It’s the beginning of the end of the COVID-19 pandemic, as Great Britain has started the first phase of COVID-19 vaccination drive on Tuesday.
Tuesday marked the turning point in fight against COVID-19 as the much awaited vaccination drive has started in Great Britain, the first in the world.
Britain rolled out the COVID-19 vaccine developed by Pfizer and BioNTech for general public on Tuesday.
90-year-old Margaret Keenan became the first person in the world to receive the Pfizer COVID-19 vaccine.
Keenan received the vaccination at University Hospital in Coventry, central England, early on Tuesday morning.
“I feel so privileged to be the first person vaccinated against COVID-19,” said Keenan after being administered the vaccine.
This is the moment that 90-year-old grandmother Margaret Keenan returned to the ward at her local hospital in Coventry, after she became the first person in the world to receive the clinically-approved #COVIDVaccine this morning ?????? pic.twitter.com/80yRjJLRhM
— NHS Midlands (@NHSMidlands) December 8, 2020
Second in line who was administered the vaccine is 81-year-old William Shakespeare.
His name did tickled some funny bones.
Britain Health secretary Matt Hancock had a laugh on live television that the second person to receive the vaccine was named William Shakespeare.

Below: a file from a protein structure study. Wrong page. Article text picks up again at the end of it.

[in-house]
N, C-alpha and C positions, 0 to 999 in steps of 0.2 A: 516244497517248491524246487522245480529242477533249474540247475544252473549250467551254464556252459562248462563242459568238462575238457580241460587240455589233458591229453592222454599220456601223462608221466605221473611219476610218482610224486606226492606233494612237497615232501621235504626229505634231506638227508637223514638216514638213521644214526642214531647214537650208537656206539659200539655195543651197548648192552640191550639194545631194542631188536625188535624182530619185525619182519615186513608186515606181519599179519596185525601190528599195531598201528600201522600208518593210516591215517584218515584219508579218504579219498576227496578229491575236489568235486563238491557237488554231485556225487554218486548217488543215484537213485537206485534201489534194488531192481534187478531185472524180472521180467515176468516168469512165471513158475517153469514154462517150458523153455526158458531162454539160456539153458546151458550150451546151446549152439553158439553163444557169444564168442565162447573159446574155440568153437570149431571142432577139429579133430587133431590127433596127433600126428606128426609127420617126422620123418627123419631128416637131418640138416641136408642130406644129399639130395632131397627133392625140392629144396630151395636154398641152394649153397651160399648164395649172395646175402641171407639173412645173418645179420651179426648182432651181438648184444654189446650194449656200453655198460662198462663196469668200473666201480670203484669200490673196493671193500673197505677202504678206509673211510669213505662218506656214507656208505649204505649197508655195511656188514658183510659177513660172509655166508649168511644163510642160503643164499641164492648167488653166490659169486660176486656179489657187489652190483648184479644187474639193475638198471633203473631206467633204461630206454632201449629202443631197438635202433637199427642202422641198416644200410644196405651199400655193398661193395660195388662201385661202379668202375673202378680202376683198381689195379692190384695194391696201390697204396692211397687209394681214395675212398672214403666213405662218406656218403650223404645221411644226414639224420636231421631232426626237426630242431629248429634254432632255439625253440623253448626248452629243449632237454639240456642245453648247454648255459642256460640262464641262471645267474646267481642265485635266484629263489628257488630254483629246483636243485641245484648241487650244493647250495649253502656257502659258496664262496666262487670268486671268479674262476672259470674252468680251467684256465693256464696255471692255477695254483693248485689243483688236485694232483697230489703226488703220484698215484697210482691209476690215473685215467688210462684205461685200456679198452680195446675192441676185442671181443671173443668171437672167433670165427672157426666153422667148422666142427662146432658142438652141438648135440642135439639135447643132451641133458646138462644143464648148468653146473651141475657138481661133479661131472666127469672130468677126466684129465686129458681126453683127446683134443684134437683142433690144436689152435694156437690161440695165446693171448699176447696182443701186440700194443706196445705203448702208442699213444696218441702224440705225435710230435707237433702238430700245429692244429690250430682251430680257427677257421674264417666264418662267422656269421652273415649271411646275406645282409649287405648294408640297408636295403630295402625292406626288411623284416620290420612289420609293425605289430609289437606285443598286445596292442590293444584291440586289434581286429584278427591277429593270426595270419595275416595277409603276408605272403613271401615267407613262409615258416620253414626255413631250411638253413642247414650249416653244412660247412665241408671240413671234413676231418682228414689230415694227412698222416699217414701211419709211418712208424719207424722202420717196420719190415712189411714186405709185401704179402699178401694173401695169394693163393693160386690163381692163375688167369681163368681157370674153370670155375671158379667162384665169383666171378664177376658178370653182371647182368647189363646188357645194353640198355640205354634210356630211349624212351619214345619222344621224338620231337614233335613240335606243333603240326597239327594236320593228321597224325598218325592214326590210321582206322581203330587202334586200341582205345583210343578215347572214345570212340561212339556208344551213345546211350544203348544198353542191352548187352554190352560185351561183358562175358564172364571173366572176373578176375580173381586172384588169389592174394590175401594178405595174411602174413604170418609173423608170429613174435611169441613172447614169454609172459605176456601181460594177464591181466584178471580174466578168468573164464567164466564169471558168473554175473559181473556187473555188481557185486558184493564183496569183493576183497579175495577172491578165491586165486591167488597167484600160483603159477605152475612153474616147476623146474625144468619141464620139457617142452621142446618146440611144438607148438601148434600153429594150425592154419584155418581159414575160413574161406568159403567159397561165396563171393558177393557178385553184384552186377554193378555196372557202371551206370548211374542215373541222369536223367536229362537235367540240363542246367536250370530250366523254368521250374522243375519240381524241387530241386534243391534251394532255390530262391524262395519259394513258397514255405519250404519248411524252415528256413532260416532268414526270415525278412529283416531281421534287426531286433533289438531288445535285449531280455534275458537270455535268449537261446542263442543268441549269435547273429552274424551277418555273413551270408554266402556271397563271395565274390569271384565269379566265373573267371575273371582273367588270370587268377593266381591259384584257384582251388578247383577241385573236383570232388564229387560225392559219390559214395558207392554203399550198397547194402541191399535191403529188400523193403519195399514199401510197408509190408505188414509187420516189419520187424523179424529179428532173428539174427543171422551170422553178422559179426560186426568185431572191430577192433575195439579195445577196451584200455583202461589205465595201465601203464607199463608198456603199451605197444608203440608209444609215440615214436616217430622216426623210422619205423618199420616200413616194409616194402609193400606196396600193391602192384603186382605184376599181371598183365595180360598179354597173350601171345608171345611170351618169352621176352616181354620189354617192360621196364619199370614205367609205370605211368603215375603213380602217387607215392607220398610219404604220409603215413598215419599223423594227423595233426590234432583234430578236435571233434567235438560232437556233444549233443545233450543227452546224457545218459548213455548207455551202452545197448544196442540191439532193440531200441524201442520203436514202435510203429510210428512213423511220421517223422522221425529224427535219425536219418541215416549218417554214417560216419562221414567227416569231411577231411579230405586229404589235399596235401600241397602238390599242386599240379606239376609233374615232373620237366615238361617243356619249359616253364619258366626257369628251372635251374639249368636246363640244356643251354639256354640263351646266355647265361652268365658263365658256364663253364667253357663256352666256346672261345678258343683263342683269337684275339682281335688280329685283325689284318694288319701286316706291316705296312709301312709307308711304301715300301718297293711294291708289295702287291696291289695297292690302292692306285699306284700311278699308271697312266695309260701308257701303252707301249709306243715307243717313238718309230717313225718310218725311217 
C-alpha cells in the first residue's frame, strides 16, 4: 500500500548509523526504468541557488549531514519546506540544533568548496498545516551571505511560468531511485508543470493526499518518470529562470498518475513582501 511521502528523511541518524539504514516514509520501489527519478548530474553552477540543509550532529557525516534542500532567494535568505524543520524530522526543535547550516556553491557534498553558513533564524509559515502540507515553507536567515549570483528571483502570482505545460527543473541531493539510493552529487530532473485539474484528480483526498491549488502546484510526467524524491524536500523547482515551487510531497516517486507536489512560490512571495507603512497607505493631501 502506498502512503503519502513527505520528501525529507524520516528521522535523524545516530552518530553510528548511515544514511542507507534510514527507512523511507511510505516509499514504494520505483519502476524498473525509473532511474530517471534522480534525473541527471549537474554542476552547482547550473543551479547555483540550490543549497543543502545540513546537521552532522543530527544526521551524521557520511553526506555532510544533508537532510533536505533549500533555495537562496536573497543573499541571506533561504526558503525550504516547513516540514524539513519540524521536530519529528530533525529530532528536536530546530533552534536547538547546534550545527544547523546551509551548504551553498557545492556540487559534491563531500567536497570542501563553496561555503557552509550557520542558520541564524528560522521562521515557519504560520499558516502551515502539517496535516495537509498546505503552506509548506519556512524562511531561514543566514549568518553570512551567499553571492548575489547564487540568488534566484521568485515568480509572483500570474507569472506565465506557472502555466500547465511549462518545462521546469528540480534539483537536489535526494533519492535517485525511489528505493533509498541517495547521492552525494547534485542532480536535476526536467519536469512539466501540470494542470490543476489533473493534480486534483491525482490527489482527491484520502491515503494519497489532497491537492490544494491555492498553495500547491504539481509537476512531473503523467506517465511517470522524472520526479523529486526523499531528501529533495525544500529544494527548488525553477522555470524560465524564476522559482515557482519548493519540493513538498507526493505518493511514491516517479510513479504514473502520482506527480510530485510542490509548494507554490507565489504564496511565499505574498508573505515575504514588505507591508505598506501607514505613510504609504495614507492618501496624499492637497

Among those lined up to first receive the vaccine in the first phase are also Indian-origin Hari Shukla, a retired teacher and race relations campaigner in North England, and his wife, Ranjan, 83.
Today we are making history by vaccinating one of the first patients in the world against #COVID19 Thank you to Dr and Mrs Shukla for letting us capture this significant moment in history @NHSEngland https://t.co/X6ZHIRjwhX
— Newcastle Hospitals (@NewcastleHosps) December 8, 2020
Hari Shukla expressing happiness said that he was pleased to know that year-long pandemic is coming to an end with the beginning of the vaccinations.
Those who received the vaccines on the first day include people over 80 years of age, care home workers and at-risk frontline health and social care staff.
Notably, those who have been administered the Pfizer COVID-19 vaccine will require a second dose in another 21 days’ time.
Last week Britain became the first country to approve the Pfizer-BioNTech vaccine, raising hopes of a breakthrough in the pandemic, which has killed more than 1.5 million worldwide.
Britain has been one of the worst-affected countries in the world, recording more than 61,000 deaths and 1.6 million cases, since the outbreak of the pandemic.
British Prime Minister Boris Johnson, who was also tested positive or COVID-19, said, “Today the first vaccinations in the UK against COVID-19 begin. Thank you to our NHS, to all of the scientists who worked so hard to develop this vaccine, to all the volunteers – and to everyone who has been following the rules to protect others. We will beat this together.”
Today the first vaccinations in the UK against COVID-19 begin. Thank you to our NHS, to all of the scientists who worked so hard to develop this vaccine, to all the volunteers – and to everyone who has been following the rules to protect others. We will beat this together. https://t.co/poOYG1vHQe
— Boris Johnson (@BorisJohnson) December 8, 2020